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The LAUSD's new system for rating teachers; burning Korans; Rep. Paul Ryan's deficit-reduction plan

April 17, 2011

New system doesn't pass the stress test

Re "LAUSD unveils school rating system," April 13

The Los Angeles Unified School District just can't completely eliminate that "gotcha" feel of rating teachers by using more developmentally attractive terminology ("value added").

I've had children in Los Angeles-area school systems for more than 20 years. In that time, I've seen a paradigm shift in the educational system from a truly developmental perspective to one that stresses greater competition and test-taking skills.

We obsess over studies showing how stressed our children are. Heaping constant public scrutiny on already beleaguered teachers creates stress for the teachers. We then take those stressed-out kids and those stressed-out teachers and send them to a place where they hang out together all day. Talk about an environment conducive to success.

Cathryn Roos

La Habra

The article on school ratings considered the validity of ratings and the uses to which they might be put. But although it mentioned one school's scoring near the top on the state Academic Performance Index while appearing as "one of the lowest performing" in the district, it did not comment on the reason for the apparent anomaly: the ceiling effect.

Because the school had an API score of 938 on a 1,000-point scale, its scores had practically no chance to show a gain.

Arthur M. Cohen

Los Angeles

I can see the description in the graduate program for teaching brochure now: "Wanted: fresh, young, talented students guaranteed public humiliation and pink slips before you even finish your first year."

Boy, they sure better get their applications in fast. With enticements like that, the rush to apply could be like the day after Christmas at Wal-Mart.

Karen Berrenson

Woodland Hills

Burning Korans — and bridges

Re "Free speech isn't a free pass," Opinion, April 12

I don't think Sen. Lindsey Graham (R-S.C.) is far off the mark about the Florida pastor who burned the Koran. We have troops in harms way who are trying to win over locals so as not to have more Afghans trying to kill them. Then this renegade minister effectively sabotages that effort by not only insulting the religion of our enemies but also that of our Afghan allies and, most important, the ones who could go either way.

Tokyo Rose was jailed for less after World War II.

William S. Seckler


Jonah Goldberg makes the reasonable if somewhat obvious point that acts such as the public burning of the Koran, whereas protected by the 1st Amendment, ought to be roundly criticized by reasonable-thinking Americans. His train leaves the track, however, when he reasons that conservatives will engage in this criticism while liberals will not. This absurd sentiment fosters the very political polarization that keeps our country from acting to solve its mounting problems.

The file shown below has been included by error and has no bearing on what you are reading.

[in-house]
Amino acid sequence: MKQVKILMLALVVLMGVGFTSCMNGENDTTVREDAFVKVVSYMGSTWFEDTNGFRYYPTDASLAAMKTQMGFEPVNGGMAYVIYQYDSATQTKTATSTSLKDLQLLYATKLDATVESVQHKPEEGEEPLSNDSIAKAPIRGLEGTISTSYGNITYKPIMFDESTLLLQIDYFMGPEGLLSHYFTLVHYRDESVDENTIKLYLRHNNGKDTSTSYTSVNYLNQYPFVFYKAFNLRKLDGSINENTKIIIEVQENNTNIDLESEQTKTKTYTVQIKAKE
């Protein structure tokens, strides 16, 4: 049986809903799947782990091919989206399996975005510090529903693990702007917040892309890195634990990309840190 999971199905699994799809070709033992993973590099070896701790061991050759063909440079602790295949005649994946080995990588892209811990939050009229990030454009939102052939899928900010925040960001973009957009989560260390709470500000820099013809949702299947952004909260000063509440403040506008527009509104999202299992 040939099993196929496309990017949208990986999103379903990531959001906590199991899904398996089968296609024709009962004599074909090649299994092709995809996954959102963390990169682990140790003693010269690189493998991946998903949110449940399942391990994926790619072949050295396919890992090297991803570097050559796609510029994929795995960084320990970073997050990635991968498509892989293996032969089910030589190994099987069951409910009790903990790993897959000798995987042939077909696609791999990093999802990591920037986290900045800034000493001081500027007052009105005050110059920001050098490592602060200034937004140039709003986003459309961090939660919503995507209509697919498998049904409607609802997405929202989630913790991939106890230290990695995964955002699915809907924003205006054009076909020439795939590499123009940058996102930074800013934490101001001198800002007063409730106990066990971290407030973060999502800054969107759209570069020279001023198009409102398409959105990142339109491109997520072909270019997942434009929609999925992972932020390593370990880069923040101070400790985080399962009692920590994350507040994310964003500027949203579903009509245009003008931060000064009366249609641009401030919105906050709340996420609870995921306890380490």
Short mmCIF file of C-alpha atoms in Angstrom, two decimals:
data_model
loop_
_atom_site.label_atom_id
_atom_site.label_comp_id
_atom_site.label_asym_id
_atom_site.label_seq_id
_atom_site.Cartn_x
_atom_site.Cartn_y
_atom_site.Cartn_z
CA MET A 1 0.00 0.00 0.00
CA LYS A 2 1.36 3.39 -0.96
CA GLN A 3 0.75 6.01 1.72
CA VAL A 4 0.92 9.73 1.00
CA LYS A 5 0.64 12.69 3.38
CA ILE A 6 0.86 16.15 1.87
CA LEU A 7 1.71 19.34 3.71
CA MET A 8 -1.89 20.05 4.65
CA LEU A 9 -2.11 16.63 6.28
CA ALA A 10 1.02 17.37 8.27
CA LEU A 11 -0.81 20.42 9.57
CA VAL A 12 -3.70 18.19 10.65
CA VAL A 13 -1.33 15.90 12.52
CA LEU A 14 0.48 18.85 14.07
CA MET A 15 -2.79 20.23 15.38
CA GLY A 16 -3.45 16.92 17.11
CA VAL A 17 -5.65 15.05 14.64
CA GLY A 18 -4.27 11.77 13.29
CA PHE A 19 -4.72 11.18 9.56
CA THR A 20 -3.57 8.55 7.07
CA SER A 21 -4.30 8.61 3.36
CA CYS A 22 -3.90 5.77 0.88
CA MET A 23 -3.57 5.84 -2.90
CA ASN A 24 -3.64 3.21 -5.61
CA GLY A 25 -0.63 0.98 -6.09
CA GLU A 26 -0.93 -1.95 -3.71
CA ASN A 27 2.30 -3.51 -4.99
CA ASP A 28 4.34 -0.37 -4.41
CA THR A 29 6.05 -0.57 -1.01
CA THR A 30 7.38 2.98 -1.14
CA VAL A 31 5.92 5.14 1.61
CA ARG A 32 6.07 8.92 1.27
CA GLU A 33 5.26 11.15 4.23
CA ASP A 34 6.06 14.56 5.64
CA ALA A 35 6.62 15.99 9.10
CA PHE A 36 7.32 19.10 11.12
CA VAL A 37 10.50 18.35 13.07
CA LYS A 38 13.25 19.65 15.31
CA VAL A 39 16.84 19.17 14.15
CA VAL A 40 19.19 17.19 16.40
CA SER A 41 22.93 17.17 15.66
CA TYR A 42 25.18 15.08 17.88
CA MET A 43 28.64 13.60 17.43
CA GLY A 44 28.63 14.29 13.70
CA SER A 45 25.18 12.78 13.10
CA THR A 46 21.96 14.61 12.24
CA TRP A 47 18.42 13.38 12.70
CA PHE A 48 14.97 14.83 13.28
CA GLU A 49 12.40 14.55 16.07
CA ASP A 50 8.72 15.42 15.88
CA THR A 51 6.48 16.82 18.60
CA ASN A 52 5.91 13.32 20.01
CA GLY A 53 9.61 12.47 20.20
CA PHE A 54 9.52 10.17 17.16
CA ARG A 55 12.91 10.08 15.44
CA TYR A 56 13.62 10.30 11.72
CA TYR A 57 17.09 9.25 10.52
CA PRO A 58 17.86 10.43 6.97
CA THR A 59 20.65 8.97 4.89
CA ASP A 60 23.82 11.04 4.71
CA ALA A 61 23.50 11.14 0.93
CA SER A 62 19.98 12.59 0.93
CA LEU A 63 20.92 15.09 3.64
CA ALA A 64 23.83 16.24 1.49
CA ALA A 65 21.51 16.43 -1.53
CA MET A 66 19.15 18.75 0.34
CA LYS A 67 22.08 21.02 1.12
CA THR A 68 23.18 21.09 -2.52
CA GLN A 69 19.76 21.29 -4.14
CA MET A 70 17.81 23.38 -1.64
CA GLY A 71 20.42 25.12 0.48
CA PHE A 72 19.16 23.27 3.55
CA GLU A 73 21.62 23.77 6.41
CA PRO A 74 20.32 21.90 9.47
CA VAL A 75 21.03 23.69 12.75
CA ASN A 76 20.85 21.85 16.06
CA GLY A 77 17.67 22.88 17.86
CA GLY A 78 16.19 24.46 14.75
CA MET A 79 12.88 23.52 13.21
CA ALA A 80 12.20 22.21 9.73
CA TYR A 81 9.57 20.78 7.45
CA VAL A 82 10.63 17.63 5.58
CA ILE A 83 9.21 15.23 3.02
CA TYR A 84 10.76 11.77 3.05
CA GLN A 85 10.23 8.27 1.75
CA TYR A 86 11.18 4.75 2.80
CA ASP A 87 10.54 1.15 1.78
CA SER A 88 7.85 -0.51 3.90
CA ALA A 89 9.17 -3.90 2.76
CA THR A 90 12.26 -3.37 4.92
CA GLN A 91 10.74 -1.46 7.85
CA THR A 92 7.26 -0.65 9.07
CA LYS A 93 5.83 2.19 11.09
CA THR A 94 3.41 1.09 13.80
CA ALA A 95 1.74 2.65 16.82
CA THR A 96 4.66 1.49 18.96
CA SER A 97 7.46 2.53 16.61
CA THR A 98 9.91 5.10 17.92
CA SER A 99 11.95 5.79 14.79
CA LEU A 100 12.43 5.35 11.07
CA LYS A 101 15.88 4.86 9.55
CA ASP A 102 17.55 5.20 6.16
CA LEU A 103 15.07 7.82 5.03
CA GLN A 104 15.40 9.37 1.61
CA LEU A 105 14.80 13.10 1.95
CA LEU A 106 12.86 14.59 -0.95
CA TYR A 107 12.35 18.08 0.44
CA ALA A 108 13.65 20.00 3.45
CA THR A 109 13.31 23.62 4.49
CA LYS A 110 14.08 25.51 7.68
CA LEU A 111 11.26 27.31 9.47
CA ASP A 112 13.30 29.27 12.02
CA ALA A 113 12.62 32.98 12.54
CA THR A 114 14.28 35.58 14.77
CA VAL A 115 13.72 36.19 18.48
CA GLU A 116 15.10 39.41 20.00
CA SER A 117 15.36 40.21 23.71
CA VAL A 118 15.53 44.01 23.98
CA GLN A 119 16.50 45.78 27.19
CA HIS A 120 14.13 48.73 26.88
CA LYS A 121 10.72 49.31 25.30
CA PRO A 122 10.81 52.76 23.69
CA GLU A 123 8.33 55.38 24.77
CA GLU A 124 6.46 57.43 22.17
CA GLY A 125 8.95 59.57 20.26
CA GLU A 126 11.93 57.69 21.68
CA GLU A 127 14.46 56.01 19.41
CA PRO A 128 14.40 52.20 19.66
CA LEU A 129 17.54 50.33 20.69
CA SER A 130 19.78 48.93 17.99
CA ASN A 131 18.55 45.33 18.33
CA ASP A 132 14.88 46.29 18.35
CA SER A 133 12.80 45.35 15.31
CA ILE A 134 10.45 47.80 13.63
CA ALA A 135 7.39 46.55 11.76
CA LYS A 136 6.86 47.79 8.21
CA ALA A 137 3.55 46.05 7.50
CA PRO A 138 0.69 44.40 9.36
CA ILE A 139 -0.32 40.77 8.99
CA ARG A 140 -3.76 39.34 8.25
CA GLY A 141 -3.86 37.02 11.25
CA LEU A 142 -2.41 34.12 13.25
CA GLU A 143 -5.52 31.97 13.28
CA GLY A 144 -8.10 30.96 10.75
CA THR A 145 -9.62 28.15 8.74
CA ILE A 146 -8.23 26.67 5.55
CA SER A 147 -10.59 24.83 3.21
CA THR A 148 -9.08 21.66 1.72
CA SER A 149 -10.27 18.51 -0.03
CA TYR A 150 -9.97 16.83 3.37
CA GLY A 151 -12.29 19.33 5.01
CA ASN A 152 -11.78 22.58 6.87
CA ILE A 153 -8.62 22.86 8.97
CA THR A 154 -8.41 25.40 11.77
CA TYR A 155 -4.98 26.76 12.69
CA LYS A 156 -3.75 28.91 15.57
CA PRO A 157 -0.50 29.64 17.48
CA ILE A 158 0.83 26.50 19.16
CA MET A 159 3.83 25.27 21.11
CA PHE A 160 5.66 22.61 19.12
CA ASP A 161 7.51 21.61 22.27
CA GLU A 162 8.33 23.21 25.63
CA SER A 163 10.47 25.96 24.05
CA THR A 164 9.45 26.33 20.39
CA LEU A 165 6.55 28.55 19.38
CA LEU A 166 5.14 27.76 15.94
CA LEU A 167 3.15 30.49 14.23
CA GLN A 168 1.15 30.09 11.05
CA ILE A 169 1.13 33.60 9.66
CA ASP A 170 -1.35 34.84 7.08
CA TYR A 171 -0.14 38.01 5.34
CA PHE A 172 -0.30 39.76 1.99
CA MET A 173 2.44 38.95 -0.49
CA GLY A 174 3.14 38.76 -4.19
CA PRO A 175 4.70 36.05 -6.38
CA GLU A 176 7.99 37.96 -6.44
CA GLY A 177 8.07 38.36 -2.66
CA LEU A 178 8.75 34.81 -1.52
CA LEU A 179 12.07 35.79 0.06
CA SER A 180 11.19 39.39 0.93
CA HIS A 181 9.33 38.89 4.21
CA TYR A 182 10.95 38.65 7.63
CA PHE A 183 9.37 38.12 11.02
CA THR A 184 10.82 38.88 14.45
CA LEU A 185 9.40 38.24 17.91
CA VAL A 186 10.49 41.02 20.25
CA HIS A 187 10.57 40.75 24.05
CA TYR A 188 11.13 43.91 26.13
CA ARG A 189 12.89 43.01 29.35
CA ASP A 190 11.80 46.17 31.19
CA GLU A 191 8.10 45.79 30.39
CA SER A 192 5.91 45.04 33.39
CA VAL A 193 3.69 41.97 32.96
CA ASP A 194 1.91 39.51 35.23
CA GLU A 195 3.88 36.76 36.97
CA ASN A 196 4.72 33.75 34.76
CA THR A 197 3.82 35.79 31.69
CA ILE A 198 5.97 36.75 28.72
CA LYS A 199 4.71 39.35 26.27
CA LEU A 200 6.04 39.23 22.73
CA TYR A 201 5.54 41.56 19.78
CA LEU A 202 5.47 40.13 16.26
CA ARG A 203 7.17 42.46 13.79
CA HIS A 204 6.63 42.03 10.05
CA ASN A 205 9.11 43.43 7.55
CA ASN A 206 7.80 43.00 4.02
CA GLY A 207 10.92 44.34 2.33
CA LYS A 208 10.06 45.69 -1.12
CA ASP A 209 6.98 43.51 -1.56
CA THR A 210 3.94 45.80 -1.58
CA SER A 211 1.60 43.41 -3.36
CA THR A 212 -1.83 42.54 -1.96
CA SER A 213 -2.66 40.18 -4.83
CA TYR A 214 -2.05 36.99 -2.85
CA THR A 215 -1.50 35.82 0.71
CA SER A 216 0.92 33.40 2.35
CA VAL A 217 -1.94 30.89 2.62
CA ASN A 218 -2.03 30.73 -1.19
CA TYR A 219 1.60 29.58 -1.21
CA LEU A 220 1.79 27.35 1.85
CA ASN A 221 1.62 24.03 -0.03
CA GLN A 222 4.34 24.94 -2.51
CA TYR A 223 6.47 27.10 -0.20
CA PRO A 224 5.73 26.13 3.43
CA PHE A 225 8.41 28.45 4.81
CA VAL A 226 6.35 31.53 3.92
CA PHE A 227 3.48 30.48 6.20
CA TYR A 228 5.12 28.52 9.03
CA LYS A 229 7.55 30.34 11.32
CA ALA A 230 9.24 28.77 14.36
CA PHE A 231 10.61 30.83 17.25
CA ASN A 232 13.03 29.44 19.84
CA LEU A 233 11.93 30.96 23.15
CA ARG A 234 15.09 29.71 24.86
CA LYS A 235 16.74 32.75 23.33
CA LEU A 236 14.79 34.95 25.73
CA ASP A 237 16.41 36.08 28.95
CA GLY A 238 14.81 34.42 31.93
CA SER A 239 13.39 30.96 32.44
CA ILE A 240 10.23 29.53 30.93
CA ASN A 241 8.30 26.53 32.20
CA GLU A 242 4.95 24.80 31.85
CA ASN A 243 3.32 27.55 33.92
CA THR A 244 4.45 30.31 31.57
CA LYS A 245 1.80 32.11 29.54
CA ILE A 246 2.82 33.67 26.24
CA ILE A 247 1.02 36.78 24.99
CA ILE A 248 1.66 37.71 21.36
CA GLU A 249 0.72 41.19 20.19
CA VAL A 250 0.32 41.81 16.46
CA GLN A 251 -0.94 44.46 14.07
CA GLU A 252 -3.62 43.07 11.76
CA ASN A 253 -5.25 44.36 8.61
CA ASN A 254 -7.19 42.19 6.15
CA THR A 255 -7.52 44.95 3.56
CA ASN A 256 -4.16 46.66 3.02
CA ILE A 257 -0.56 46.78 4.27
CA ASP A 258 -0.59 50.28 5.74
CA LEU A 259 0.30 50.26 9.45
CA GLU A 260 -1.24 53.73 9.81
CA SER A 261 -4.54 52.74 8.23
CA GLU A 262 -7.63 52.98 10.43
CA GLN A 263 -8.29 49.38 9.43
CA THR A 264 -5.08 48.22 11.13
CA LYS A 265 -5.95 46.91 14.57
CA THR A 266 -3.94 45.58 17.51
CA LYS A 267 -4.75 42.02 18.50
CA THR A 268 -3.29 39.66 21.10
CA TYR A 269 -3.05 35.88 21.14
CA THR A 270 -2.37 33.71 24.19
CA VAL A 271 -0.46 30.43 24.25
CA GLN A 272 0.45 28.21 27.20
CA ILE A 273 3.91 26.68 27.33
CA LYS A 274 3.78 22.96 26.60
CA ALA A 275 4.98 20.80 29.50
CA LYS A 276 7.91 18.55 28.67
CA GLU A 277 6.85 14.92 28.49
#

Alan Abajian

Alta Loma

Carving up Rep. Ryan's plan

Re "The slasher?" Opinion, April 12

Michael Kinsley ends his piece by saying that not all of Rep. Paul Ryan's (R-Wis.) ideas are terrible. At least Ryan is leading a national conversation, in which there is nothing but gridlock and partisan infighting.

No one is naive enough to believe Ryan's proposals will pass as written. Still, his austerity measures have already forced the president to come up with some serious deficit-reduction proposals.

Kicking the problem down the road is politics as usual, and politicians who don't address the deficit will soon be out of office. We saw this last November. Ryan's proposal is a starting point, and the public gets it. Kinsley and the partisan left do not.

Terry Johnston

Newport Beach

I agree with Kinsley's assessment that Ryan's budget is a disaster, especially in dealing with healthcare costs. The current system, in which the federal government matches state Medicaid expenditures, protects the neediest Americans by making it expensive for states to cut coverage.

Many people touting the savings of block grants point to Rhode Island, which has a hybrid model in which the state receives a large grant and additional Medicaid funding to pay for healthcare for the poor. However, the cap on Medicaid spending is placed at a level far exceeding the projected expenditures. Ryan's grants would be far less generous.

Unless the GOP's budget provides enough funds to cover existing Medicaid recipients, the burden will fall on the states to make up the difference or else many poor Americans will lose healthcare coverage.

Adam Hyams

Jericho, N.Y.

While Kinsley criticizes Ryan's budget plan, he ignores the fact that the Democrats, when they controlled both houses of Congress, did not pass a budget for fiscal year 2011, which began last Oct. 1.

Without intending to, Kinsley has brilliantly illustrated the truth of the saying, "Talk is cheap."

Edward S. Reisman

Santa Monica

Return of Dubya

Re "Bush defends taxpayer bailout," April 13

Did I read this correctly? Did the former standard-bearer of the Republican Party just say that the aid he approved for Wall Street may have averted a disaster?

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